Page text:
Lecture 18 N$N <#1B)L *$--=N(*)T($N Non"erbal communication consists of that part of a messa"e that is not encoded in )ords* The nonverbal part of the messa"e tends to be less conscious and often reveals the senders feelin"s and preferences more spontaneously and honestly than the verbal part* If the verbal messa"e does not match the nonverbal communication/ people tend to believe the nonverbal messa"e* %our types of nonverbal messa"es !ersonal Non"erbal communication involves 1inds of nonverbal behavior that are uni.ue to a person* The meanin" is also uni.ue to the person sendin" the messa"e* *ultural non"erbal communication/ by contrast/ is characteristics of/ or common to/ a "roup of people* =ni"ersal non"erbal communication is behavior that is common to human1ind* =nrelated non"erbal communication/ such as a snee6e/ is unrelated to the verbal messa"e* )naly>in' Non"erbal *ommunication +e"en different aspects L Theoretical )ritin"s and research classify nonverbal communication into seven main areas: 1. Body mo"ement/ or 1inesics behavior/ includes movement of the hands/ head/ feet and le"s/ posture/ eye movements and facial e'pressions H all these affect the messa"e* 2. !hysical characteristics such as body shape/ "eneral attractiveness/ body and breathe odors/ )ei"ht/ hair and s1in color are important parts of nonverbal communication* 3. !aralan'ua'e is that part of lan"ua"e associated )ith but not involvin" the )ord system* It consists of the voice .ualities and vocali6ations that affect ho) somethin" is said rather than what is said* The tones of voice/ rate of spea1in" and voice inflection are an important part of the total messa"e . !ro%imity means nearness/ in terms of physical space* @o) people use their personal space and that of others communicates a messa"e* This response to spatial relationships in formal/ informal and intimate settin" indicates ho) that person perceives and feels in that space <ersonal space varies accordin" to: L !ender L Status L oles L &ulture 5. )rtifacts are objects used to convey nonverbal messa"es about self(concept/ ima"e/ mood/ feelin" or style* %or e'ample/ perfume/ clothes/ lipstic1/ "lasses and hairpieces project the style or mood of the )earer* ,. The en"ironment can influence the outcome of communication* %or this reason/ or"ani6ation "ives careful consideration to office space/ factory layout/ the sales area and conference venues* The environment should put people at ease and match their e'pectationsJ an unsuitable environment can produce Anoise that causes communication barriers and interferes )ith the communication process*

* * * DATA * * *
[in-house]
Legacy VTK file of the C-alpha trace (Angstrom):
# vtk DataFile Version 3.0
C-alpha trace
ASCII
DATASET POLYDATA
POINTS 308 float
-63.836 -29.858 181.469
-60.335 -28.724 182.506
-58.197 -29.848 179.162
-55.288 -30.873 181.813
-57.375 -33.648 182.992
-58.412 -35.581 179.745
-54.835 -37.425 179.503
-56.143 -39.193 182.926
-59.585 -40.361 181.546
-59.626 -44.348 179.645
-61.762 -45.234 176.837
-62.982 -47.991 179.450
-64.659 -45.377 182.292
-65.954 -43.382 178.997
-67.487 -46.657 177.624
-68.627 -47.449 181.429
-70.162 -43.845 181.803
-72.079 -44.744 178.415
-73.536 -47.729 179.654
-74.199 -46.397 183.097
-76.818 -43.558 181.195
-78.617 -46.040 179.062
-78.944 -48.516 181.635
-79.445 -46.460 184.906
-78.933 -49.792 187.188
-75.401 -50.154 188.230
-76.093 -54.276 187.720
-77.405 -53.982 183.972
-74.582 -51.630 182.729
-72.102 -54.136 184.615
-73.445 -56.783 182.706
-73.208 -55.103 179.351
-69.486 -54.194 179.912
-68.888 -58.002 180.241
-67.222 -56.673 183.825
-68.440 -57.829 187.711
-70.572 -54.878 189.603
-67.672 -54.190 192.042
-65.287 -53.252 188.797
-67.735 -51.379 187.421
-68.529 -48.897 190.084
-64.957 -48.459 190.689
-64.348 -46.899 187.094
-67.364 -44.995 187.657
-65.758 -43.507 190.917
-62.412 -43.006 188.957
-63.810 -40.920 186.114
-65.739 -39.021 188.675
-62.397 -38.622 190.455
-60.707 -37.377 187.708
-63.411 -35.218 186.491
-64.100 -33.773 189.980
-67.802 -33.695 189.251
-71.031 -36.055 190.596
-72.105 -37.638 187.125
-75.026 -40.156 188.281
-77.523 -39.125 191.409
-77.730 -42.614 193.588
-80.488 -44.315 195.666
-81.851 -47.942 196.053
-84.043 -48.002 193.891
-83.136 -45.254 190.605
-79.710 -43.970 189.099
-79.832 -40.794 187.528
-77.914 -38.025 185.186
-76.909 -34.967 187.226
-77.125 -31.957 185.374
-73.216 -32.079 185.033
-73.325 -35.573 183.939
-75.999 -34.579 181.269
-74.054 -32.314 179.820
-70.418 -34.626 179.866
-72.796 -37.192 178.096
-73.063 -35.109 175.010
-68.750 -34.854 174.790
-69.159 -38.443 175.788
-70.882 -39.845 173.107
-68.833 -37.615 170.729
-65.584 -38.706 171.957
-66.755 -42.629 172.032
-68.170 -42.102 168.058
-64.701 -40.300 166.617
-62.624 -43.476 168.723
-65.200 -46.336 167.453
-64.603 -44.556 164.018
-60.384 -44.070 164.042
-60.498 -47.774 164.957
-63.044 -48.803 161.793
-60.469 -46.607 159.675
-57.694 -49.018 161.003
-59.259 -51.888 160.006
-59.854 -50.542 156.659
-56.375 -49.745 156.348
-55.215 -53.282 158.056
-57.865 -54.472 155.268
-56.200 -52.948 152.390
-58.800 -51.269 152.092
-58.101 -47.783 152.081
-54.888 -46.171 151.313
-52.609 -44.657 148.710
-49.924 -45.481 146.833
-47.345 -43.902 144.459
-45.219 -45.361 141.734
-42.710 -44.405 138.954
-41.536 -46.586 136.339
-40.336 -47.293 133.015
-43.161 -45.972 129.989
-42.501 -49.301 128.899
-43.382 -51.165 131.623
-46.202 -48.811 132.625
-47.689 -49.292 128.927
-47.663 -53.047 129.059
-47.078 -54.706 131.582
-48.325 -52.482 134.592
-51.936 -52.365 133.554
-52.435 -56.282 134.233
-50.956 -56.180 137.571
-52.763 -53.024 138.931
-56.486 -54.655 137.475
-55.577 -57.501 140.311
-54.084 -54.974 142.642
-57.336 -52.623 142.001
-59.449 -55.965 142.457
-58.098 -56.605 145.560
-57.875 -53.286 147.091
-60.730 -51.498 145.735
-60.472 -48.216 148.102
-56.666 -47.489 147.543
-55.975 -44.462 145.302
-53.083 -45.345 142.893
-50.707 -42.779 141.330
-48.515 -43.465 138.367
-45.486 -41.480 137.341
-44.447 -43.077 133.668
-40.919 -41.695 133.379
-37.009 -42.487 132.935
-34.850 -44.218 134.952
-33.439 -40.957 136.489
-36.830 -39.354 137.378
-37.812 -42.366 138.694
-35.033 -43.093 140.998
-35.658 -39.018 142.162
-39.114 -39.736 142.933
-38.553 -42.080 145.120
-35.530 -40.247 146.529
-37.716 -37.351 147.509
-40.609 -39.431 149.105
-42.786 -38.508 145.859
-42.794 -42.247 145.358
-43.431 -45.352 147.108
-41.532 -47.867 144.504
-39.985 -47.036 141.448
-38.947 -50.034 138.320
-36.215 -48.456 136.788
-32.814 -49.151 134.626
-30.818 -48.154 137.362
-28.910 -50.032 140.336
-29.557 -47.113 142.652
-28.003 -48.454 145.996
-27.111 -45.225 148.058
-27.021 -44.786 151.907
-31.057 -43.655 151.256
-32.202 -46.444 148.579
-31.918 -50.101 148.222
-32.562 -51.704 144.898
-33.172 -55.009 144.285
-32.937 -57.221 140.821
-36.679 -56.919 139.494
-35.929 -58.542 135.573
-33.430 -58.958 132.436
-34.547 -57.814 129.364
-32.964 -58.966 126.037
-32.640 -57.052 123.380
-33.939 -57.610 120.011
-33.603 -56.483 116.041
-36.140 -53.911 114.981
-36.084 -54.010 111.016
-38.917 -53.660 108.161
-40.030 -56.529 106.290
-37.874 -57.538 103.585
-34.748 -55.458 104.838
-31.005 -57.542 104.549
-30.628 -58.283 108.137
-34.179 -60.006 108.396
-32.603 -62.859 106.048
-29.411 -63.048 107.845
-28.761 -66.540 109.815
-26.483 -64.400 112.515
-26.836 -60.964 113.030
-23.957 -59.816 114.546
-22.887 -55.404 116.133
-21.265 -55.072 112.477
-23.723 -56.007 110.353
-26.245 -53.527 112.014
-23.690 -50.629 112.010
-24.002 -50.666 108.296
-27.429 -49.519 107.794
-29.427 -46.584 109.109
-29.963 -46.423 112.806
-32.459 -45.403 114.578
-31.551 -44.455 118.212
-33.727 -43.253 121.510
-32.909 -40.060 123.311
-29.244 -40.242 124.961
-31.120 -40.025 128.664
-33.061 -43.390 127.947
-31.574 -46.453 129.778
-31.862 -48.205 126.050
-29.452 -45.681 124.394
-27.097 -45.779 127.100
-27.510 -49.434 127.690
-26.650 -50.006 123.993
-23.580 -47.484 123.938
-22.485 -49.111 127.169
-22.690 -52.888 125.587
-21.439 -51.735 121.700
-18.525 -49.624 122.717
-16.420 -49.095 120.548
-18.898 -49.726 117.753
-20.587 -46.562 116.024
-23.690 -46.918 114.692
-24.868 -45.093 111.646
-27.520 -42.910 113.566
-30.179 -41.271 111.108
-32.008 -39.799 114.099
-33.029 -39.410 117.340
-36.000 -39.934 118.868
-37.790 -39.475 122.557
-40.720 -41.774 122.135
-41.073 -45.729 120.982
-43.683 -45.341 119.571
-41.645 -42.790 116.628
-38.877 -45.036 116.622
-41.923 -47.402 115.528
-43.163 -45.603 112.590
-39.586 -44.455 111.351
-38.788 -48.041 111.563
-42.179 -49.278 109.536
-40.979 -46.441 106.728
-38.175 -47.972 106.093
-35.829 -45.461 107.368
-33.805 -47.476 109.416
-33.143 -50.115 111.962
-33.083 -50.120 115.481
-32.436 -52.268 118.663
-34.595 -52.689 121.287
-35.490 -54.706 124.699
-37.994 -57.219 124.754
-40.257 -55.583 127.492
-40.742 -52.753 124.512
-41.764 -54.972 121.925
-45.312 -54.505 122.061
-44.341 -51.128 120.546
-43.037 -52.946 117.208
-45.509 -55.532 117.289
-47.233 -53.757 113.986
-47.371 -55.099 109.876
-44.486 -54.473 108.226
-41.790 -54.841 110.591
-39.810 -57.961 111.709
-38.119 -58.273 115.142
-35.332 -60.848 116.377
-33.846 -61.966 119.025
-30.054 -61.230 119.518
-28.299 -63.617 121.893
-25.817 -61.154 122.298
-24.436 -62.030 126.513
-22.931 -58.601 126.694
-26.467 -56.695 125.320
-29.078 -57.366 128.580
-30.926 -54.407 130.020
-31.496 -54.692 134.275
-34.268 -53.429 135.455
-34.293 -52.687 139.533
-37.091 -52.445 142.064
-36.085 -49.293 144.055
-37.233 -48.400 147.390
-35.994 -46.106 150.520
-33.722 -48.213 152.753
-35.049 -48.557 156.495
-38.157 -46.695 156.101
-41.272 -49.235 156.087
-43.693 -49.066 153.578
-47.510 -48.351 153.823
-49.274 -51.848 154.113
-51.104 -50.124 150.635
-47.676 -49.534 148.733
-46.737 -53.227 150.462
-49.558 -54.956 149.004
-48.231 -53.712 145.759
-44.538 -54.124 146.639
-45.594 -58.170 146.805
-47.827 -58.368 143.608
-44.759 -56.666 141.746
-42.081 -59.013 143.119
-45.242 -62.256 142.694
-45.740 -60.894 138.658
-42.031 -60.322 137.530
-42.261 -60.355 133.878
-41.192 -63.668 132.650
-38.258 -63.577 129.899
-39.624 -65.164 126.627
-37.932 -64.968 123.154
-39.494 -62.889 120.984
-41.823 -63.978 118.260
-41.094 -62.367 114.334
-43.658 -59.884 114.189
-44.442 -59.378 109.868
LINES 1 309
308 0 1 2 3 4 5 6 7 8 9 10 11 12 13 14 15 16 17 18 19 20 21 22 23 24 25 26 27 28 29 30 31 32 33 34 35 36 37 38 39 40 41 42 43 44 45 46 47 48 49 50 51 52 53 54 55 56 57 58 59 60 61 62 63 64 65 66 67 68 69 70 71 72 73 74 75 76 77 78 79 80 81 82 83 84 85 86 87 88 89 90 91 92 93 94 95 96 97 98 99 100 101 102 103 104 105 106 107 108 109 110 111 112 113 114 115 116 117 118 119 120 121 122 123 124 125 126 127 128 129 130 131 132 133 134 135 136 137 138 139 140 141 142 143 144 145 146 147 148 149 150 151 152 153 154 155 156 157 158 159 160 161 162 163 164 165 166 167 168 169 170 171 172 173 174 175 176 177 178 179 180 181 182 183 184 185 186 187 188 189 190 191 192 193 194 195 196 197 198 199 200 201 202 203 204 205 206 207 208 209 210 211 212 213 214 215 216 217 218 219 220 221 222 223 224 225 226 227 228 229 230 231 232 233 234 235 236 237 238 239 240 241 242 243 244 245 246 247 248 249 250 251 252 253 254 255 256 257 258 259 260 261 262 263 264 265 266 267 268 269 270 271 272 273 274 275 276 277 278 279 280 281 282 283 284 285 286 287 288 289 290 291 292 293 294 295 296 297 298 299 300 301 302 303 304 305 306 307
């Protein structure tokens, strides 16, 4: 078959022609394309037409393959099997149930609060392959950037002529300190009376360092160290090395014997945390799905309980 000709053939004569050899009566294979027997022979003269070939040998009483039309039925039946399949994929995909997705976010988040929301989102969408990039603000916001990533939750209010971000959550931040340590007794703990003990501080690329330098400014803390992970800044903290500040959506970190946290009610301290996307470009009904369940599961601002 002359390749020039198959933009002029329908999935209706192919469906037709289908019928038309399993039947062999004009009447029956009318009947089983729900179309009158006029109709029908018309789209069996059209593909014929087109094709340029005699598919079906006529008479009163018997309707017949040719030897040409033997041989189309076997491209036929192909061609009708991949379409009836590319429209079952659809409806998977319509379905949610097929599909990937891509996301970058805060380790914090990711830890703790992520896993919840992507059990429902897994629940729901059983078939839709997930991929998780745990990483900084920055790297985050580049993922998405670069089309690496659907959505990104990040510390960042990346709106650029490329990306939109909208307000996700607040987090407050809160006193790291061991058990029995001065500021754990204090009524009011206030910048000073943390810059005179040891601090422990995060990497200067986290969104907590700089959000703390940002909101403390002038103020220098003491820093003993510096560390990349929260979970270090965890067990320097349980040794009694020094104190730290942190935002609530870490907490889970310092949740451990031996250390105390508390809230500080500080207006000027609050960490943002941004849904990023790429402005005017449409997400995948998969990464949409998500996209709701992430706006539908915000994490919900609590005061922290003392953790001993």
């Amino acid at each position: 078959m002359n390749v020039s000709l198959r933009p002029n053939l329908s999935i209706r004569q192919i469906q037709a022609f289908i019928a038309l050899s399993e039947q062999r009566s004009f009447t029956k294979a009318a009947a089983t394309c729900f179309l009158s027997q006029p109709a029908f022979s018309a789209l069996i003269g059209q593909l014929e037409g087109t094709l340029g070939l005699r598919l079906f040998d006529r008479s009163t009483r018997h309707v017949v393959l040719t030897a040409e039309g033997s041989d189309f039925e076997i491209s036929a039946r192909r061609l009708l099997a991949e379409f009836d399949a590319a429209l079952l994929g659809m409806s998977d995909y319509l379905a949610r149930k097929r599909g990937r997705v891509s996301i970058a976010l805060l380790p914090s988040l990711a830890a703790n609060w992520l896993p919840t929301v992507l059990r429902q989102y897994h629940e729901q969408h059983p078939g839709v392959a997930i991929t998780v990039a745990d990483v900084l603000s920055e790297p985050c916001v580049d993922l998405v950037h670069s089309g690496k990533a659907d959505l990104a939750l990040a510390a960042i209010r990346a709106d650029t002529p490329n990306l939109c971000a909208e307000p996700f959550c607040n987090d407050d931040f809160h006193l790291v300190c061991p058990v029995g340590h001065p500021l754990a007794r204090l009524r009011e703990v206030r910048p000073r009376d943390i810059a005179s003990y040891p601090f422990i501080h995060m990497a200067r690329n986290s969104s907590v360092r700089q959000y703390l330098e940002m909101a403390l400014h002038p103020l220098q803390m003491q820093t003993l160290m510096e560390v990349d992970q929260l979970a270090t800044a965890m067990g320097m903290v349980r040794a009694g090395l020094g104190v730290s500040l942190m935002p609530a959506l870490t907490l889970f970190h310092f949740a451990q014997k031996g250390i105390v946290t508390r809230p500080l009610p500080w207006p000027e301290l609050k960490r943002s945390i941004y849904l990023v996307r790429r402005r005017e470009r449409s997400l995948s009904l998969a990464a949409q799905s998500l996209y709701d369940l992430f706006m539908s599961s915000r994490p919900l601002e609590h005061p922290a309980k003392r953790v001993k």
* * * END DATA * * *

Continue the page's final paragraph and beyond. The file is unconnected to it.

4ollowin' are the traits of 'ood communicators? !erception? They are able to predict ho) you )ill receive their messa"e* They anticipate your reaction and shape the messa"e accordin"ly* They read your response correctly and constantly adjust to correct any misunderstandin"* !recision? They create a Ameetin" of the minds* When they finish e'pressin" themselves/ they share the same mental picture* *redibility? They are believable* They have faith in the substance of their messa"e* 7ou trust their information and their intentions* *ontrol? They shape your response* Dependin" on their purpose/ they can ma1e you lau"h or cry/ calm do)n/ chan"e your mind or ta1e action* *on'eniality? They maintain friendly/ pleasure relations )ith you 4eedbac@ 2a1e feedbac1 more useful by: A <lannin" ho) and )hen to accept it* A $ein" receptive to your audiences responses* A #ncoura"in" fran1ness* A 5sin" it to improve communication* To communicate easily and effecti"ely with your readers. you should apply the followin' +e"en B*C principles? -* &larity B* &onciseness =* &onsideration C* &oncreteness ?* &orrectness D* &ourtesy E* &ompleteness *larity A &larity means "ettin" your messa"e across so that the receiver )ill understand )hat you are tryin" to convey* &hoose precise/ concrete and familiar )ords* *onstruct effecti"e sentences and para'raphs. L At the core of clarity is the sentence* A sentence moves thou"ht clearly )ithin a para"raph* Important characteristics are as follo)s: L Fen"th L 5nity L &oherence L Ia"ue: $ein" the chief e'ecutive/ )e can e'pect help from you* L &lear: $ein" the chief e'ecutive/ you can surely help us* L #mphasis A Fittle #mphasis: The order )as received and the mana"er started preparin" for it* A $etter #mphasis: As the letter )as received/ the mana"er started preparin" for it* *orrectness The correctness principle is more than proper "rammar/ punctuation and spellin"* Thou"h mista1es are never intentional/ they spoil our ima"e* #rrors in the messa"es fall in the follo)in" cate"ories: 2ista1es in names/ fi"ures/ facts/ and )ords